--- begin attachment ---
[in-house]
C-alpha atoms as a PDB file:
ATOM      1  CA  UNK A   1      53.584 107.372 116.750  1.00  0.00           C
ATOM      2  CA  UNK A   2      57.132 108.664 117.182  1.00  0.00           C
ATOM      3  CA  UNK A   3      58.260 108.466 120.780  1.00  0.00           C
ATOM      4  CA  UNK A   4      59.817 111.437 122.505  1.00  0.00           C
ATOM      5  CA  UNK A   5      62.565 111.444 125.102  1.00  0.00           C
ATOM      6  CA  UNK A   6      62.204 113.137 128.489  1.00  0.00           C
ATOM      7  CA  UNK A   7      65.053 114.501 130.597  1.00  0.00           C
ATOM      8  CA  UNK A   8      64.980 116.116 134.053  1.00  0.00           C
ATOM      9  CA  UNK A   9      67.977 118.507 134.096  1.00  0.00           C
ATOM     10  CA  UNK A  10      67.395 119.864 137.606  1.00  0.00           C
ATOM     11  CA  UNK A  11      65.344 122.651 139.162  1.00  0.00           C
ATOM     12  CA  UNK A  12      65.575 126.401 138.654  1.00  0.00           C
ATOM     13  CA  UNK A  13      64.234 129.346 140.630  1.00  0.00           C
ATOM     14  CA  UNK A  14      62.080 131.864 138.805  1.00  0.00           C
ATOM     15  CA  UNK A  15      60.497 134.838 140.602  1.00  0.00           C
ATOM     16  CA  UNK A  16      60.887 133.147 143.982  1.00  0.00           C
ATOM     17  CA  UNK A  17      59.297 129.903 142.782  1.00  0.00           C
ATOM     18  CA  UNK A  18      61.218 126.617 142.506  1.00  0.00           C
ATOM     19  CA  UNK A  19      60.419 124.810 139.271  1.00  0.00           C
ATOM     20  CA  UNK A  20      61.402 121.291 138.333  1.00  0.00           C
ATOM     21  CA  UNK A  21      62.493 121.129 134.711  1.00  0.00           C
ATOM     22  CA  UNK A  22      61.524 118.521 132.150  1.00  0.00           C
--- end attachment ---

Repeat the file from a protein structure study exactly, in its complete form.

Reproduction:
[in-house]
C-alpha atoms as a PDB file:
ATOM      1  CA  UNK A   1      53.584 107.372 116.750  1.00  0.00           C
ATOM      2  CA  UNK A   2      57.132 108.664 117.182  1.00  0.00           C
ATOM      3  CA  UNK A   3      58.260 108.466 120.780  1.00  0.00           C
ATOM      4  CA  UNK A   4      59.817 111.437 122.505  1.00  0.00           C
ATOM      5  CA  UNK A   5      62.565 111.444 125.102  1.00  0.00           C
ATOM      6  CA  UNK A   6      62.204 113.137 128.489  1.00  0.00           C
ATOM      7  CA  UNK A   7      65.053 114.501 130.597  1.00  0.00           C
ATOM      8  CA  UNK A   8      64.980 116.116 134.053  1.00  0.00           C
ATOM      9  CA  UNK A   9      67.977 118.507 134.096  1.00  0.00           C
ATOM     10  CA  UNK A  10      67.395 119.864 137.606  1.00  0.00           C
ATOM     11  CA  UNK A  11      65.344 122.651 139.162  1.00  0.00           C
ATOM     12  CA  UNK A  12      65.575 126.401 138.654  1.00  0.00           C
ATOM     13  CA  UNK A  13      64.234 129.346 140.630  1.00  0.00           C
ATOM     14  CA  UNK A  14      62.080 131.864 138.805  1.00  0.00           C
ATOM     15  CA  UNK A  15      60.497 134.838 140.602  1.00  0.00           C
ATOM     16  CA  UNK A  16      60.887 133.147 143.982  1.00  0.00           C
ATOM     17  CA  UNK A  17      59.297 129.903 142.782  1.00  0.00           C
ATOM     18  CA  UNK A  18      61.218 126.617 142.506  1.00  0.00           C
ATOM     19  CA  UNK A  19      60.419 124.810 139.271  1.00  0.00           C
ATOM     20  CA  UNK A  20      61.402 121.291 138.333  1.00  0.00           C
ATOM     21  CA  UNK A  21      62.493 121.129 134.711  1.00  0.00           C
ATOM     22  CA  UNK A  22      61.524 118.521 132.150  1.00  0.00           C